Abstract and keywords page. This is page 2 and should include (a) the article’s full title, (b) an abstract of no more than 300 words, and (c) up to 5 keywords or phrases that reflect the content and major thrust of the article. The abstract should give a succinct account of the objective, methods, results, and significance of the subject matter.

Introduction. This section begins on page 3 and should clearly state the objective of the research in the context of previous work bearing directly on the subject. An extensive review of the literature is usually not appropriate.

Notations in text. Customary abbreviations will be accepted and the authors are recommended to employ Système Internationale (SI/metric) units. Special and unusual symbols should be clearly presented and in a common font. Spell out acronyms at first use, and use only acronyms thereafter. All equipment supplies and products stated in the article should have the manufacturer name and location identified at first mention.

Tables. Tables should be numbered consecutively with Arabic numerals, and each should be double-spaced on separate pages after the references. A short explanatory title and column headings should make the table intelligible and a footnote should define all terms without reference to the text. All tables must be cited sequentially and their approximate positions indicated in the text.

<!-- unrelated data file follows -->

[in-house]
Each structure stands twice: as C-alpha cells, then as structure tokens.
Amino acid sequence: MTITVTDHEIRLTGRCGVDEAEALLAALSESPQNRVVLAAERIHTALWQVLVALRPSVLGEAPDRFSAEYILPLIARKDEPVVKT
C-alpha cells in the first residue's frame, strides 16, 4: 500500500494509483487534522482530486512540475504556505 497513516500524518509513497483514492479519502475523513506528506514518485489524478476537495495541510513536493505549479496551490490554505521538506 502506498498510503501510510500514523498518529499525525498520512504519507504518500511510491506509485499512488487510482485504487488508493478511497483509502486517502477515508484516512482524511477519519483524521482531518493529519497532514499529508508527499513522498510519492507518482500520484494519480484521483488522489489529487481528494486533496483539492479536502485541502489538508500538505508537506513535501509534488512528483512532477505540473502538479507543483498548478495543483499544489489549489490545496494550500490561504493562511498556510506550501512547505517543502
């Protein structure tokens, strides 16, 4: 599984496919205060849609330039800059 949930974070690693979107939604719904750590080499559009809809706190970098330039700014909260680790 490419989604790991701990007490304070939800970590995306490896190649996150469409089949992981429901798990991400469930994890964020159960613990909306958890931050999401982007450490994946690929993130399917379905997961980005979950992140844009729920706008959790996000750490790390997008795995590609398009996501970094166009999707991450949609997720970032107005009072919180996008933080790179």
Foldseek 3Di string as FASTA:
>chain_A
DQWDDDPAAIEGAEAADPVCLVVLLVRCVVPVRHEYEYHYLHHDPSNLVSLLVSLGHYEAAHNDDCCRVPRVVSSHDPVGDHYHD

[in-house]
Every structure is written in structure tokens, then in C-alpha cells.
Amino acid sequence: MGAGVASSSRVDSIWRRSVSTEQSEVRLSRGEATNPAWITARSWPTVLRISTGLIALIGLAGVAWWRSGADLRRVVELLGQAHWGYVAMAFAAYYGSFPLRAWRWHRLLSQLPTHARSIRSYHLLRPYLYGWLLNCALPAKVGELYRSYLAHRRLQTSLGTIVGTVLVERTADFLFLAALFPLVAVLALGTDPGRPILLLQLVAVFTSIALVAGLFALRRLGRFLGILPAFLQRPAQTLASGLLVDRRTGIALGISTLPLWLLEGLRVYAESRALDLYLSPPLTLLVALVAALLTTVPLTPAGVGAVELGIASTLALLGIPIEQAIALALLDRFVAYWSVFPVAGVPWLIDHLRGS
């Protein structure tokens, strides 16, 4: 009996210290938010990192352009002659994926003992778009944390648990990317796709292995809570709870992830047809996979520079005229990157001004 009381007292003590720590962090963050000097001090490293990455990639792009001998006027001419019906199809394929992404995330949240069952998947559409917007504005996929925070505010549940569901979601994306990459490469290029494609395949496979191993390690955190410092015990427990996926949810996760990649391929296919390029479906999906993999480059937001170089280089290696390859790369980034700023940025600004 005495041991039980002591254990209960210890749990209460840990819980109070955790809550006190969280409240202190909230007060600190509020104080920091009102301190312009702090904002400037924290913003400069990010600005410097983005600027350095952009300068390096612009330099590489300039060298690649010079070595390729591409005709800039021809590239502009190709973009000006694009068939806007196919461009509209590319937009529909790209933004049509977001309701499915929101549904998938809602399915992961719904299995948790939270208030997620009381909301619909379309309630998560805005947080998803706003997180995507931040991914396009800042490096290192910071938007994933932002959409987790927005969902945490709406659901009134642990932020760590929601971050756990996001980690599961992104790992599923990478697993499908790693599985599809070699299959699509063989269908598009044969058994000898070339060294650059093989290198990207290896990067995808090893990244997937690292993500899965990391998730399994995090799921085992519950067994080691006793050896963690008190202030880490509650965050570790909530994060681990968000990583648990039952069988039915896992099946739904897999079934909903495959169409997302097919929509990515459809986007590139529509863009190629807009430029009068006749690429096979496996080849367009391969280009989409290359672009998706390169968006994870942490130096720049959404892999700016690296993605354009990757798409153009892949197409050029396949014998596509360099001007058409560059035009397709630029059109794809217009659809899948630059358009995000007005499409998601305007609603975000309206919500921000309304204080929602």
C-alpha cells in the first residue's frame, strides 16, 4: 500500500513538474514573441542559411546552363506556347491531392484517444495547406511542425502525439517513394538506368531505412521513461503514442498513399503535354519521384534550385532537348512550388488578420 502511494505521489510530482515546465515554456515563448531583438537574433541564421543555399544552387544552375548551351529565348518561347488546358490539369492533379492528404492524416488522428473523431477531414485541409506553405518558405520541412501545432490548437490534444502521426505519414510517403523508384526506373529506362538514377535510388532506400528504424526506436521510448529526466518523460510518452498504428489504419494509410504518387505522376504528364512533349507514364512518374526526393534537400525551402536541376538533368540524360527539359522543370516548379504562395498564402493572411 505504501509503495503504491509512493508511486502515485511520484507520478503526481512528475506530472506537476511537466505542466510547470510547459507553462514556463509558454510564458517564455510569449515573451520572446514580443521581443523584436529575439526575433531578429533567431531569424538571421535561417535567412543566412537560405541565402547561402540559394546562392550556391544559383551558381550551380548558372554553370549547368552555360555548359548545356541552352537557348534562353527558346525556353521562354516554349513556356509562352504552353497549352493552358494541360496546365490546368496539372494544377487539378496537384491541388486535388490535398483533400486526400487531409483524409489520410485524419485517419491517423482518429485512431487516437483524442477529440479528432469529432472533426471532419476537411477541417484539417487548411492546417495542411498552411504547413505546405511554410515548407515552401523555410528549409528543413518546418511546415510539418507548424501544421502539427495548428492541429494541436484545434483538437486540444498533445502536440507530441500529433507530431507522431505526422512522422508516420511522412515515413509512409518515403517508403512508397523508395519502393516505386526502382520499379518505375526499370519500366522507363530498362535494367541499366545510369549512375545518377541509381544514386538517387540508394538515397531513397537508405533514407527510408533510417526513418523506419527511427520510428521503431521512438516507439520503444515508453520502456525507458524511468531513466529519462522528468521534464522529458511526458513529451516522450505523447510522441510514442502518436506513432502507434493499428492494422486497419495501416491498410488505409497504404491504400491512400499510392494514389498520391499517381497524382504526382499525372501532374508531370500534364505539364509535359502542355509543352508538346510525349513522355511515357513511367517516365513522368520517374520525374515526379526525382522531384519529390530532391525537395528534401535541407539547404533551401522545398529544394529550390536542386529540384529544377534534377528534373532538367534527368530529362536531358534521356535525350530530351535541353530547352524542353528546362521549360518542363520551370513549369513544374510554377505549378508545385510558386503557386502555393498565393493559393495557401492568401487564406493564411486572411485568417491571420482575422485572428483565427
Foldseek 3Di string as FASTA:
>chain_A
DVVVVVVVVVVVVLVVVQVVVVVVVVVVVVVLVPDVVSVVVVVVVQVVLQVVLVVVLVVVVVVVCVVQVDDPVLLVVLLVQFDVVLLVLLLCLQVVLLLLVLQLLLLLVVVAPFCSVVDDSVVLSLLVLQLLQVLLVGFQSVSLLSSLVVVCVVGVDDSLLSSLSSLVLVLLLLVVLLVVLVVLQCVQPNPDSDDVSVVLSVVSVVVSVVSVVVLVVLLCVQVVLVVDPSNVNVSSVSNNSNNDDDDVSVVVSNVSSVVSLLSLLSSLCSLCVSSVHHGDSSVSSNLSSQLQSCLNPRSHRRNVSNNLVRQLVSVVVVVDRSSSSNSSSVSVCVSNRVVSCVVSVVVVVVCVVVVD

Figures and captions. The number of figures should be the minimum necessary to make the essential points of the paper. Figures should be no larger than 6 X 8 in. (approx. 200 X 250 mm) and should be included in a separate file. Figures should be composed to occupy one column (20 picas or 8.3 cm) or two columns (41.5 picas or 17 cm) after reduction. Diagrams and illustrations must have a professional appearance and be created with high-resolution lettering to permit reduction. To assure legibility, letters, numbers, and symbols on figures should all be the same size and have a minimum height of 2 mm (i.e., 6 points on the pica scale) when reduced. Figures should be separate and not incorporated into the text copy. Each figure must be cited sequentially and its approximate position clearly indicated within the text. Figures must be numbered consecutively with Arabic numerals and be accompanied by a descriptive double-spaced caption provided at the end of the article. The captions should concisely describe the figure, identify any symbols and/or calibration bars, and define any terms or acronyms. Acceptable figure file formats are MS Word, EPS, JPEG, TIFF, PS, and PDF.